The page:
35. Interest Expense • Deductible interest includes • Investment interest • Home mortgage interest • No deduction for most other personal interest such as interest on auto loans, life insurance loans, credit card debt, and delinquent tax payments (except previously mentioned student loan interest)

  36. Investment Interest Expense • Investment interest includes interest on loans to acquire or hold investment property and margin account interest paid to a broker • Investment interest expense is only deductible to the extent of net investment income • Net investment income = excess of investment income over investment expenses • Excess is carried forward (indefinitely) subject to same limit in future years

  37. Investment Interest Expense • Investment incomeincludesgross income from interest, annuities, and short-term capital gains from investment property • Long-term capital gains or dividends taxed at favorable rates are excluded unless election made to forgo the favorable rate • Investment expenses includes safe deposit box rental fees, investment counsel fees, brokerage account maintenance fees • Limited to the lesser of total investment expenses or net miscellaneous itemized deductions after reduction for 2% AGI floor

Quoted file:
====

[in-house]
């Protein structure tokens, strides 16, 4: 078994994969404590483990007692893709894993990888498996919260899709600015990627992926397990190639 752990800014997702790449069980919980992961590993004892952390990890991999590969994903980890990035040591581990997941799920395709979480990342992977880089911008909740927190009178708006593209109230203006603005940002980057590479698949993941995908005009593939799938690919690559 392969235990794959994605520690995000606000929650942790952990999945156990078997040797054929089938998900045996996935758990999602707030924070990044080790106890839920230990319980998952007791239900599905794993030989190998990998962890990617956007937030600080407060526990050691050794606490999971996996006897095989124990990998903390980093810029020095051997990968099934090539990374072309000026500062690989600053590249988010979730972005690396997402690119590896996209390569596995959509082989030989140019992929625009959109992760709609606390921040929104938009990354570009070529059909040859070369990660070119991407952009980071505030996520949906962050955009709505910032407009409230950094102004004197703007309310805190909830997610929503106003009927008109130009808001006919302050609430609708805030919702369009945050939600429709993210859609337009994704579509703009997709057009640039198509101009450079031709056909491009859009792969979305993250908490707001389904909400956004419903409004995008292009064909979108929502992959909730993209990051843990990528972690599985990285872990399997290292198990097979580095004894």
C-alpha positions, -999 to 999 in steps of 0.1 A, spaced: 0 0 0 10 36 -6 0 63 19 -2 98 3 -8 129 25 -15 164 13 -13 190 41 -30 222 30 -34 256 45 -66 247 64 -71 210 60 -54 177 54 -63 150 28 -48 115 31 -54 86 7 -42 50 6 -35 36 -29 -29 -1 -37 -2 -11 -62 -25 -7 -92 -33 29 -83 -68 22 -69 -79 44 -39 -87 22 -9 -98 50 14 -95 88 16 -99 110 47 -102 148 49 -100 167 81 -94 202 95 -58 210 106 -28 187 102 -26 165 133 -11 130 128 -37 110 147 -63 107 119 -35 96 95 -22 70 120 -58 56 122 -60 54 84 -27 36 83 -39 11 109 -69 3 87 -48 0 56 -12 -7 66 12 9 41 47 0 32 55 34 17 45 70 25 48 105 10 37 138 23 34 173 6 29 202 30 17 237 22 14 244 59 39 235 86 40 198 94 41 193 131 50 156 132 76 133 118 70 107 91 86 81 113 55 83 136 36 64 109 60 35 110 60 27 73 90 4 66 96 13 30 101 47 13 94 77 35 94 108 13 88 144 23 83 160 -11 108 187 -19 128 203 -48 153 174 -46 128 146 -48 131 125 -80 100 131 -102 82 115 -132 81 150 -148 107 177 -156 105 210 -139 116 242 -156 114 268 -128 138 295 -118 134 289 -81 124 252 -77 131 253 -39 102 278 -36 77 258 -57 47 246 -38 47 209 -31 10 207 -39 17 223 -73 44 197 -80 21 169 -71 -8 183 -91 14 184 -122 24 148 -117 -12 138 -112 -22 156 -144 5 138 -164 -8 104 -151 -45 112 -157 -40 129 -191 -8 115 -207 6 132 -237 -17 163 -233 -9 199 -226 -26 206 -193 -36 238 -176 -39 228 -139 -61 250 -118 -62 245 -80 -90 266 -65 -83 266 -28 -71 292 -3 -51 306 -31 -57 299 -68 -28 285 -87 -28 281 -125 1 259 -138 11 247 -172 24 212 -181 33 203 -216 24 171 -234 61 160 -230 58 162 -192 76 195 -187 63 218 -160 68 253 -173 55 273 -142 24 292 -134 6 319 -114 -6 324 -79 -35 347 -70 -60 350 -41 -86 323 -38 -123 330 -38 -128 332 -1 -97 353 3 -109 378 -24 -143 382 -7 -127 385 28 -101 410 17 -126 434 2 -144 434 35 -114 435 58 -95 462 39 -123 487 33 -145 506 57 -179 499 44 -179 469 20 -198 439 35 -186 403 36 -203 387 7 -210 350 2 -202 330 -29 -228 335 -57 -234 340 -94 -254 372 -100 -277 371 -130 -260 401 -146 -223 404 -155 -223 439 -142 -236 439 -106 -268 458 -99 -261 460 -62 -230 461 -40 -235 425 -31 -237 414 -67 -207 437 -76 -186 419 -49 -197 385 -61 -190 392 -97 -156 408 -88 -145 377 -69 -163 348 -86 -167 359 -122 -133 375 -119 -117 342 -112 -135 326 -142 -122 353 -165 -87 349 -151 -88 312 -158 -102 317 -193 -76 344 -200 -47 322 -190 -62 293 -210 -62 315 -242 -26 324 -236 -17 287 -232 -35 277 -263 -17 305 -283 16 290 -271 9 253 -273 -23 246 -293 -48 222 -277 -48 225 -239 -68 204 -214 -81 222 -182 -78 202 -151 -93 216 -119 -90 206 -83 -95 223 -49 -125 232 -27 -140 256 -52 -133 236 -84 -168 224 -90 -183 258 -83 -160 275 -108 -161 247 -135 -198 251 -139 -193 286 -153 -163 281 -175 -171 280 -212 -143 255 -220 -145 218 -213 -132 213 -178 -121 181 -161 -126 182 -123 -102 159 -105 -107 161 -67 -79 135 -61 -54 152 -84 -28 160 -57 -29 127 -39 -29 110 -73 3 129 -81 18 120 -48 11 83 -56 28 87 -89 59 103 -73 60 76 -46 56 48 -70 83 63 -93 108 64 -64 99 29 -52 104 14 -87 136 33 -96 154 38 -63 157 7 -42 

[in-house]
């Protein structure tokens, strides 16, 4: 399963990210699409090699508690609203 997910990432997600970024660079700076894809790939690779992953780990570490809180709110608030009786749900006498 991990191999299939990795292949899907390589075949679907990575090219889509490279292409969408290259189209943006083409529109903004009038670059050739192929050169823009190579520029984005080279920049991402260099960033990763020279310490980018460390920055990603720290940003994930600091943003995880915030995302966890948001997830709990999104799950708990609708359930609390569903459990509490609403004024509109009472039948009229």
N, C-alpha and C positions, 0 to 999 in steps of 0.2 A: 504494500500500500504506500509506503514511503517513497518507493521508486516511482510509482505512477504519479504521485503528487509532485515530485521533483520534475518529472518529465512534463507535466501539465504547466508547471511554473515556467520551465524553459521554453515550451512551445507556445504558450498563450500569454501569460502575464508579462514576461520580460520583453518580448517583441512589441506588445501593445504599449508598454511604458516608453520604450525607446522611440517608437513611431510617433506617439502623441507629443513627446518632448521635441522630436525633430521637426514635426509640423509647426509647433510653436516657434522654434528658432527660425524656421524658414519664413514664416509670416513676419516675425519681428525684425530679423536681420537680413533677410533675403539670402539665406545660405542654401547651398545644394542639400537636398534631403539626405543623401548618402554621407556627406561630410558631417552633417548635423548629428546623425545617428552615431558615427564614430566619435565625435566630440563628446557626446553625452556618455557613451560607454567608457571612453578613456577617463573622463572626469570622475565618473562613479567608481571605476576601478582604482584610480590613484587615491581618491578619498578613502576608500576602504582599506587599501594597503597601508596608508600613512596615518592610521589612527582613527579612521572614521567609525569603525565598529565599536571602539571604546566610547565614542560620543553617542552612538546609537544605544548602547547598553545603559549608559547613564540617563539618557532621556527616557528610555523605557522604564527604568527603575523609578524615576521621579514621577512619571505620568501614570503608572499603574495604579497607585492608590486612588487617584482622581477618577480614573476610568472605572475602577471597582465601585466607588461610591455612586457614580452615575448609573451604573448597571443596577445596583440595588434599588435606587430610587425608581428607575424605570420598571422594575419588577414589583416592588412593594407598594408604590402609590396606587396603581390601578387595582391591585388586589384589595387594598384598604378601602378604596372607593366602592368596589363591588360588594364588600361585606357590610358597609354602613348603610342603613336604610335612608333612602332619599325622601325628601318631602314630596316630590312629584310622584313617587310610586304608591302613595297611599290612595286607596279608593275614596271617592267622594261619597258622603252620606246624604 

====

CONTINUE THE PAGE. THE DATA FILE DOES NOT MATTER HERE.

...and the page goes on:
38. Qualified Residence Interest • Interest paid for acquisition debt or home equity debt for up to 2 qualified residences • Interest on acquisition debt of up to $1 million principal amount (combined limit for 2 homes) is deductible • Acquisition debt includes mortgage to buy, construct, or improve the residence

  39. Qualified Residence Interest • Interest on up to $100,000 principal amount of home equity loan is deductible • Loan proceeds can be used for any purpose • Points (loan origination fees) paid on initial home mortgages are deductible • Points paid to refinance an exiting loan must be amortized over life of loan

  40. Charitable Contributions • Congress allows individuals, corporations, estates and trusts to deduct contributions to certain qualified organizations • Partnerships and S corporations pass the contributions through to their partners and shareholders who then claim the deductions on their own income tax returns

  41. Charitable Contributions • Qualified charitable organizations • Governmental units (federal, state and local governments) and entities formed and operated exclusively for religious, charitable, scientific, literary or educational purposes, including churches, nonprofit hospitals, school and universities, libraries, and social service agencies • Direct contributions to needy individuals are notdeductible